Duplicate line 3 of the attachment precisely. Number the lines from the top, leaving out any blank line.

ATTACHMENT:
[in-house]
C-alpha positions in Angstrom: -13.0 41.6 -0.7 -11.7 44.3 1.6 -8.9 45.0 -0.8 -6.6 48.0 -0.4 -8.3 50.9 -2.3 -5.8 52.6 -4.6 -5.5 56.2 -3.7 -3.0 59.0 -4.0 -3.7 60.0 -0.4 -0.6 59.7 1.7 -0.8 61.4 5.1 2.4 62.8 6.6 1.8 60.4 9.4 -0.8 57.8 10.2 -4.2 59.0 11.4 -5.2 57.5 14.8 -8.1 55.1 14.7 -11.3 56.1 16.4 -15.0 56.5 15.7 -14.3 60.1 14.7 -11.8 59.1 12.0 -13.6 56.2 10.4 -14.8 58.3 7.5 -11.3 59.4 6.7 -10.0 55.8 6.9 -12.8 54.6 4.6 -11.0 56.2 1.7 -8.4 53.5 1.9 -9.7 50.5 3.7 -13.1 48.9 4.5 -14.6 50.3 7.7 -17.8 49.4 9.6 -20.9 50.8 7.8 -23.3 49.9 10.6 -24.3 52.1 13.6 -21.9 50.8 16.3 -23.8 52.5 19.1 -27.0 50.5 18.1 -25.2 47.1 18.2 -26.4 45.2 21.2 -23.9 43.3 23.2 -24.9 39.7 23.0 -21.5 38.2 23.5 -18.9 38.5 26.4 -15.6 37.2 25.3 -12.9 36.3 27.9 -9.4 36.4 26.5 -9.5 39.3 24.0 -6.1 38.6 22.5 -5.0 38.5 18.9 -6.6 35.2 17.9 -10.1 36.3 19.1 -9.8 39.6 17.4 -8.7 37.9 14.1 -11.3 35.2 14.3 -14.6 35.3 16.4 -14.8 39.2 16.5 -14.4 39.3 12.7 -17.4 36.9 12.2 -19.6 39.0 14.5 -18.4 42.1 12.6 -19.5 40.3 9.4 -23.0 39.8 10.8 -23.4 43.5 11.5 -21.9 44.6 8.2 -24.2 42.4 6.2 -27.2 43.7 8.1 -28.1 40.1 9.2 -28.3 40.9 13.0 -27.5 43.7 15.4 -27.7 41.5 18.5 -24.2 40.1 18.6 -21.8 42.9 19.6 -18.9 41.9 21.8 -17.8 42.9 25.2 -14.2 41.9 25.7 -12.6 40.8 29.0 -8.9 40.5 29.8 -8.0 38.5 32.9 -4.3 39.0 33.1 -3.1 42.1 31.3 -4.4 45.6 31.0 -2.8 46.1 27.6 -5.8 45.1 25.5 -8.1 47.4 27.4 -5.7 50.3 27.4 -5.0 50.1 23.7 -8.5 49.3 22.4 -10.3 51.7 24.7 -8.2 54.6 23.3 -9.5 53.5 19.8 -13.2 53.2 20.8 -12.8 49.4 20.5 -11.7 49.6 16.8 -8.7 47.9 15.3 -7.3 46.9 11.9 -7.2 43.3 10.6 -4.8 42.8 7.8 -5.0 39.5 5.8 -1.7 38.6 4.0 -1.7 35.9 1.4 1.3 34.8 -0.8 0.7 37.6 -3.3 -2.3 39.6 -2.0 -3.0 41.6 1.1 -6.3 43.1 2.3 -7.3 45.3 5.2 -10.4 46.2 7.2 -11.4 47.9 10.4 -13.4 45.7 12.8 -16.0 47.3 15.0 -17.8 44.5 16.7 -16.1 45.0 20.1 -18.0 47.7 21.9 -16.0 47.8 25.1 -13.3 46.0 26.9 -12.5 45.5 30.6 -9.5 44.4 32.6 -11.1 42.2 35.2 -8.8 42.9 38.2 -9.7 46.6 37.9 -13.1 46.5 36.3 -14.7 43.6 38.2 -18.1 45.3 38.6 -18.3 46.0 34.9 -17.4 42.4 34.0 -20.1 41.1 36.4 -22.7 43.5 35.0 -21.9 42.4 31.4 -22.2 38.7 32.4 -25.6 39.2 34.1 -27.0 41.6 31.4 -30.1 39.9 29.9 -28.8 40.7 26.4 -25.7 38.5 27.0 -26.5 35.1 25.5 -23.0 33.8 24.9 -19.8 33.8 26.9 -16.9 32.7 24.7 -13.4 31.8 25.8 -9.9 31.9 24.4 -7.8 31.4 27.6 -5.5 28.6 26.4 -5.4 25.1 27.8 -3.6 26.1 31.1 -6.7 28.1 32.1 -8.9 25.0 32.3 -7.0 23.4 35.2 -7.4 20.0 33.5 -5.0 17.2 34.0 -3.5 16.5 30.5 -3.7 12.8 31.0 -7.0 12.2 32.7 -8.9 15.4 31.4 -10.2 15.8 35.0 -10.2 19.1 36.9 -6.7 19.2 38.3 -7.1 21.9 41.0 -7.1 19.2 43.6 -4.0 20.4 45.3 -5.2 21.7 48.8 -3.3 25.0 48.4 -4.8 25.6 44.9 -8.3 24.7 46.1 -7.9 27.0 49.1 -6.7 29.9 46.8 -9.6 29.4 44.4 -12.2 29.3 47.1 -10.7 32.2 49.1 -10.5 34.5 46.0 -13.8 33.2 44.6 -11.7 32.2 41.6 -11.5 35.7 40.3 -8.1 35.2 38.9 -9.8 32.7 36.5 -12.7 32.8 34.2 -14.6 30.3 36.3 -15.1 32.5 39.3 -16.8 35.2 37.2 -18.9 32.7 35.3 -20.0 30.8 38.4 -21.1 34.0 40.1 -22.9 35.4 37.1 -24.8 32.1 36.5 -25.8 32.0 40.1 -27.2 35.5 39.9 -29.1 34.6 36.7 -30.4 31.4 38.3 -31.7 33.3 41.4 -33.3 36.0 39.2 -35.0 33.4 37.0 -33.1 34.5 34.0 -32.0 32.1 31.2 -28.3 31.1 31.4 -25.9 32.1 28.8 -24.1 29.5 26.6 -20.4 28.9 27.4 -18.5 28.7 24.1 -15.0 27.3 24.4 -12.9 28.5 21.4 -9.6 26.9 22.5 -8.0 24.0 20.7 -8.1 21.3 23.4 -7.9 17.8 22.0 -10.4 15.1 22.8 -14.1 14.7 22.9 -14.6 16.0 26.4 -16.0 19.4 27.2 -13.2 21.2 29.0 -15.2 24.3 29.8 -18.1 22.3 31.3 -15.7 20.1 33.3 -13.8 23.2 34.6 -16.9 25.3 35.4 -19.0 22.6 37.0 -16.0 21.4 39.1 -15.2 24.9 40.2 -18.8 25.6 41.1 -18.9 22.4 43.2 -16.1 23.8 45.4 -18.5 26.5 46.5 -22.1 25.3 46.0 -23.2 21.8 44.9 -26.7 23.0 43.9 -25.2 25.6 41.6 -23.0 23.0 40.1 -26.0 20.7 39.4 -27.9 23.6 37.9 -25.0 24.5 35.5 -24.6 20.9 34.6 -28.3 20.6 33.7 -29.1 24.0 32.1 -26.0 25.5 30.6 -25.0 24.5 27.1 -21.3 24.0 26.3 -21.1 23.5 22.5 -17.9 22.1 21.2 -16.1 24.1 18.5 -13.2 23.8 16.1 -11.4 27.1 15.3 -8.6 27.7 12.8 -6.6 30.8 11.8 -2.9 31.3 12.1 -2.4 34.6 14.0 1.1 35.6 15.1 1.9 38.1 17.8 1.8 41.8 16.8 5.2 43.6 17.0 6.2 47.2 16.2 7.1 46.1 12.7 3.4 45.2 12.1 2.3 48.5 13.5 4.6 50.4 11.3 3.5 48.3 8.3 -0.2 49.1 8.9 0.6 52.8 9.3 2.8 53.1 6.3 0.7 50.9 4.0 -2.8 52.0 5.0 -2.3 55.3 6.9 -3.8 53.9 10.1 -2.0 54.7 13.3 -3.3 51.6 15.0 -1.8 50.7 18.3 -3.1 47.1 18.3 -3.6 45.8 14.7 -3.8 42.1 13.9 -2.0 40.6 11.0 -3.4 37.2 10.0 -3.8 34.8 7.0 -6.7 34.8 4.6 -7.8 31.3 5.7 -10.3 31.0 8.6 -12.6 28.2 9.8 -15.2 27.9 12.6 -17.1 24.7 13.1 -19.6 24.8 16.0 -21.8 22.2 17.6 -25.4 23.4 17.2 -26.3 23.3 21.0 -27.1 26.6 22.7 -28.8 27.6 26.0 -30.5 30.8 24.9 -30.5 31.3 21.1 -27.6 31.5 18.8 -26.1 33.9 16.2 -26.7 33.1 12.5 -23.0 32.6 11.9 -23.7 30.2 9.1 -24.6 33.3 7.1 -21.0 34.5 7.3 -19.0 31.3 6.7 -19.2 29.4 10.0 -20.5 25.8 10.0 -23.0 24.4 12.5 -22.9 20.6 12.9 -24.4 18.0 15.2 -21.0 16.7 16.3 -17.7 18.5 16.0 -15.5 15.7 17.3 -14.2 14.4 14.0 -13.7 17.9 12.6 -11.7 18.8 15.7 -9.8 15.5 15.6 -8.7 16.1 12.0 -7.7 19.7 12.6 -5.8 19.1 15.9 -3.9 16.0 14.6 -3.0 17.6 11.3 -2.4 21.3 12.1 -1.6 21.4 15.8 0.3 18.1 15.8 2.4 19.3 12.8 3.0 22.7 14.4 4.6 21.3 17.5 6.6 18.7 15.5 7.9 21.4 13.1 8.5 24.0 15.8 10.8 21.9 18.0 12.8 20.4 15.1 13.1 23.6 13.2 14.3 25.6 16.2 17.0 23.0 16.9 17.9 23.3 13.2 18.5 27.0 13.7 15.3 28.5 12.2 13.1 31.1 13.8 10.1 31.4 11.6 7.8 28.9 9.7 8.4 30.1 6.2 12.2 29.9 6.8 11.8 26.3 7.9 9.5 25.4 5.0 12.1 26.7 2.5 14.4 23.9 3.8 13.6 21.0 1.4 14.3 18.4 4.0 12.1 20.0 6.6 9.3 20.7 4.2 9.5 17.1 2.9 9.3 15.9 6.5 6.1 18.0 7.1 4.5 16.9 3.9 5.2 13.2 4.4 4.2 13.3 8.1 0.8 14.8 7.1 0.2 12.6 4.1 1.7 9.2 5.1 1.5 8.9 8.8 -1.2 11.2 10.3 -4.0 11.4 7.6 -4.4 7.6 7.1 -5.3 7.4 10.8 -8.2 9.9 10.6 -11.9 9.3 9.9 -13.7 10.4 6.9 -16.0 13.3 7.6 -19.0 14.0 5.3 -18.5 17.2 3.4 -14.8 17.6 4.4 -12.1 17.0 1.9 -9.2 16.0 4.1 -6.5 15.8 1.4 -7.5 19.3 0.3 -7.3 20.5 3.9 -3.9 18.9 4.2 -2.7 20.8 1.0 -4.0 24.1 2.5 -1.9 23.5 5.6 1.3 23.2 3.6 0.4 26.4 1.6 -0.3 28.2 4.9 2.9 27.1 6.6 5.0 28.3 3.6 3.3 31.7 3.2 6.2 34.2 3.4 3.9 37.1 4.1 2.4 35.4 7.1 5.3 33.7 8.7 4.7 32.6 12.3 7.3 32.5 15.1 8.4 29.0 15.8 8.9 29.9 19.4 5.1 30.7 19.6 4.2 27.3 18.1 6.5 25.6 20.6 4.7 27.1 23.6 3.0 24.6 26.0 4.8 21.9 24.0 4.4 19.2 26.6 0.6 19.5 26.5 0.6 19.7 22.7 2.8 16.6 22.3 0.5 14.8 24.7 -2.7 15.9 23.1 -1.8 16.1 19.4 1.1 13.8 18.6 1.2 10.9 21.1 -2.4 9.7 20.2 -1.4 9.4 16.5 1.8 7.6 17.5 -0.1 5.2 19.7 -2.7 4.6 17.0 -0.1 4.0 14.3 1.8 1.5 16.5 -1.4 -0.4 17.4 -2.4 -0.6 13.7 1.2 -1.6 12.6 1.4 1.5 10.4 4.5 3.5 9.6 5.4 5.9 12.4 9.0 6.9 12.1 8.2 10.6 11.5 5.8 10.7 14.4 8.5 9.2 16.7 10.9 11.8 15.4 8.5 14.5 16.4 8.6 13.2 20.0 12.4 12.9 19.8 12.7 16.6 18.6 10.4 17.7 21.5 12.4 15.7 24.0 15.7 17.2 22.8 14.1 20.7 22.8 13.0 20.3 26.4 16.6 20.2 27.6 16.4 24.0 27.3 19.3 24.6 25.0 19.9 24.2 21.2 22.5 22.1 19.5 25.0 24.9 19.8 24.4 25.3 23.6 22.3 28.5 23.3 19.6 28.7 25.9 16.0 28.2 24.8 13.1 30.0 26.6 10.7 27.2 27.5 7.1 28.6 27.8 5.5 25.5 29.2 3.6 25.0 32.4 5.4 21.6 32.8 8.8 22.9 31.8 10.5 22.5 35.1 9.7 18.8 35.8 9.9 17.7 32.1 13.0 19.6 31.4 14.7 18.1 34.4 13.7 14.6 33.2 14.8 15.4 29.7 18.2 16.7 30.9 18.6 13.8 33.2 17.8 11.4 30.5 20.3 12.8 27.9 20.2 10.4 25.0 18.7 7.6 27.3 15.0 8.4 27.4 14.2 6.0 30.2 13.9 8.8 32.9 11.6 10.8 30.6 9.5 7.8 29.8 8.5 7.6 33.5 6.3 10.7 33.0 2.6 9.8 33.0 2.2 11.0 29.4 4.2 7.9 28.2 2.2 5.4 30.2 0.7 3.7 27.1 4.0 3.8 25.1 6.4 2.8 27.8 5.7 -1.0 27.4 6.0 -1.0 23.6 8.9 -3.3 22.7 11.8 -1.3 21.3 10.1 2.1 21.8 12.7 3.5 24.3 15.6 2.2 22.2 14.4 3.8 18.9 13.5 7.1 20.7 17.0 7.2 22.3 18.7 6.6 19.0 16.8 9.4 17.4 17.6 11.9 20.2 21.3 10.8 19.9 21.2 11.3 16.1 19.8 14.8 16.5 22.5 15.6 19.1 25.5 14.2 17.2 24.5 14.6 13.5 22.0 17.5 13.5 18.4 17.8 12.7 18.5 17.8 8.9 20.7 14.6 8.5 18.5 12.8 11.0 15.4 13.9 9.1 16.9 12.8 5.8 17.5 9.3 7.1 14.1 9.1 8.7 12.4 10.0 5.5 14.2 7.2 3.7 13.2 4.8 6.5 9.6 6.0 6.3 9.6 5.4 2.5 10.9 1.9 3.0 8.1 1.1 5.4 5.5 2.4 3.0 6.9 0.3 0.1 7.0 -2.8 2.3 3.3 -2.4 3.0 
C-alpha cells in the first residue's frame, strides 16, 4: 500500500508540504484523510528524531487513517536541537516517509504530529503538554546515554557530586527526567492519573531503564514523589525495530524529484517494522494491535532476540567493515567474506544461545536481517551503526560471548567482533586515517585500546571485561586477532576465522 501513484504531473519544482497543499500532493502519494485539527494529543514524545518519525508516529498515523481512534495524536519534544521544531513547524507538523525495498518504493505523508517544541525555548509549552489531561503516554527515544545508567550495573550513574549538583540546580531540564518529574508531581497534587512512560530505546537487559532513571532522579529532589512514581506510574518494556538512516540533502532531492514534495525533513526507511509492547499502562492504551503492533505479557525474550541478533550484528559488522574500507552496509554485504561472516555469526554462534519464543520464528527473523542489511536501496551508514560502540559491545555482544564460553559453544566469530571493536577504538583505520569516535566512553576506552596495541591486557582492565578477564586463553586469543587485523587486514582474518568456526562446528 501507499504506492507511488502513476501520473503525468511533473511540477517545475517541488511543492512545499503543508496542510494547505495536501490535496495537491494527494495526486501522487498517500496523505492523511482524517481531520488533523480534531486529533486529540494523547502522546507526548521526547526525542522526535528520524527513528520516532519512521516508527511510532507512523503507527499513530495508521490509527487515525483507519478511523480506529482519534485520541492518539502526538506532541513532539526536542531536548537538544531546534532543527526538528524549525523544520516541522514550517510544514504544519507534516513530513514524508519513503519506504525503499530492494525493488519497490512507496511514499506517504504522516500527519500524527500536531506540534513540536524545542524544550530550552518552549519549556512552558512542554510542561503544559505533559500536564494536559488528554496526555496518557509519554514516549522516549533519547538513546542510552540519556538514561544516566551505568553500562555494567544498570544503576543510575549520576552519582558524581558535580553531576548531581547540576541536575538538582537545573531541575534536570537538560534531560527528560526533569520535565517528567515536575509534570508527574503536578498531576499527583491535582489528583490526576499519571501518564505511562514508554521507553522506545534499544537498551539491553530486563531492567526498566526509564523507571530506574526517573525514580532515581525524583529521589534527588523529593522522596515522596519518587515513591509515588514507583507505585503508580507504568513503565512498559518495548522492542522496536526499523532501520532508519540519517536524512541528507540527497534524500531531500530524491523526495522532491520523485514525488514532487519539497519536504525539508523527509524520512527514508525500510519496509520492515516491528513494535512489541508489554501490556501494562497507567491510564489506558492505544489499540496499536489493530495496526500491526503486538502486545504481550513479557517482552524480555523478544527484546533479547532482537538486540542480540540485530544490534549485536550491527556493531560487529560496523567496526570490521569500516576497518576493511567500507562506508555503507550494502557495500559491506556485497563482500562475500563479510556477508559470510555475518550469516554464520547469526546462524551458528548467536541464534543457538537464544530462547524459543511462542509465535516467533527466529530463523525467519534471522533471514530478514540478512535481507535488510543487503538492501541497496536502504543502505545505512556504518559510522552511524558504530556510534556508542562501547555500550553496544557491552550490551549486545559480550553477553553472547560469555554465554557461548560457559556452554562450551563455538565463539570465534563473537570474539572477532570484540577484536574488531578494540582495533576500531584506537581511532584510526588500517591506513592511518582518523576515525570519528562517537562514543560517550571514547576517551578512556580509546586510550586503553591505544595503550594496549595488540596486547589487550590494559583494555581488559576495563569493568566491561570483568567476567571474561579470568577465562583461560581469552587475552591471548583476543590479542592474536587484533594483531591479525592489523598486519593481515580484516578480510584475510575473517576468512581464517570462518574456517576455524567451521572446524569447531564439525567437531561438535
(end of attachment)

C-alpha cells in the first residue's frame, strides 16, 4: 500500500508540504484523510528524531487513517536541537516517509504530529503538554546515554557530586527526567492519573531503564514523589525495530524529484517494522494491535532476540567493515567474506544461545536481517551503526560471548567482533586515517585500546571485561586477532576465522 501513484504531473519544482497543499500532493502519494485539527494529543514524545518519525508516529498515523481512534495524536519534544521544531513547524507538523525495498518504493505523508517544541525555548509549552489531561503516554527515544545508567550495573550513574549538583540546580531540564518529574508531581497534587512512560530505546537487559532513571532522579529532589512514581506510574518494556538512516540533502532531492514534495525533513526507511509492547499502562492504551503492533505479557525474550541478533550484528559488522574500507552496509554485504561472516555469526554462534519464543520464528527473523542489511536501496551508514560502540559491545555482544564460553559453544566469530571493536577504538583505520569516535566512553576506552596495541591486557582492565578477564586463553586469543587485523587486514582474518568456526562446528 501507499504506492507511488502513476501520473503525468511533473511540477517545475517541488511543492512545499503543508496542510494547505495536501490535496495537491494527494495526486501522487498517500496523505492523511482524517481531520488533523480534531486529533486529540494523547502522546507526548521526547526525542522526535528520524527513528520516532519512521516508527511510532507512523503507527499513530495508521490509527487515525483507519478511523480506529482519534485520541492518539502526538506532541513532539526536542531536548537538544531546534532543527526538528524549525523544520516541522514550517510544514504544519507534516513530513514524508519513503519506504525503499530492494525493488519497490512507496511514499506517504504522516500527519500524527500536531506540534513540536524545542524544550530550552518552549519549556512552558512542554510542561503544559505533559500536564494536559488528554496526555496518557509519554514516549522516549533519547538513546542510552540519556538514561544516566551505568553500562555494567544498570544503576543510575549520576552519582558524581558535580553531576548531581547540576541536575538538582537545573531541575534536570537538560534531560527528560526533569520535565517528567515536575509534570508527574503536578498531576499527583491535582489528583490526576499519571501518564505511562514508554521507553522506545534499544537498551539491553530486563531492567526498566526509564523507571530506574526517573525514580532515581525524583529521589534527588523529593522522596515522596519518587515513591509515588514507583507505585503508580507504568513503565512498559518495548522492542522496536526499523532501520532508519540519517536524512541528507540527497534524500531531500530524491523526495522532491520523485514525488514532487519539497519536504525539508523527509524520512527514508525500510519496509520492515516491528513494535512489541508489554501490556501494562497507567491510564489506558492505544489499540496499536489493530495496526500491526503486538502486545504481550513479557517482552524480555523478544527484546533479547532482537538486540542480540540485530544490534549485536550491527556493531560487529560496523567496526570490521569500516576497518576493511567500507562506508555503507550494502557495500559491506556485497563482500562475500563479510556477508559470510555475518550469516554464520547469526546462524551458528548467536541464534543457538537464544530462547524459543511462542509465535516467533527466529530463523525467519534471522533471514530478514540478512535481507535488510543487503538492501541497496536502504543502505545505512556504518559510522552511524558504530556510534556508542562501547555500550553496544557491552550490551549486545559480550553477553553472547560469555554465554557461548560457559556452554562450551563455538565463539570465534563473537570474539572477532570484540577484536574488531578494540582495533576500531584506537581511532584510526588500517591506513592511518582518523576515525570519528562517537562514543560517550571514547576517551578512556580509546586510550586503553591505544595503550594496549595488540596486547589487550590494559583494555581488559576495563569493568566491561570483568567476567571474561579470568577465562583461560581469552587475552591471548583476543590479542592474536587484533594483531591479525592489523598486519593481515580484516578480510584475510575473517576468512581464517570462518574456517576455524567451521572446524569447531564439525567437531561438535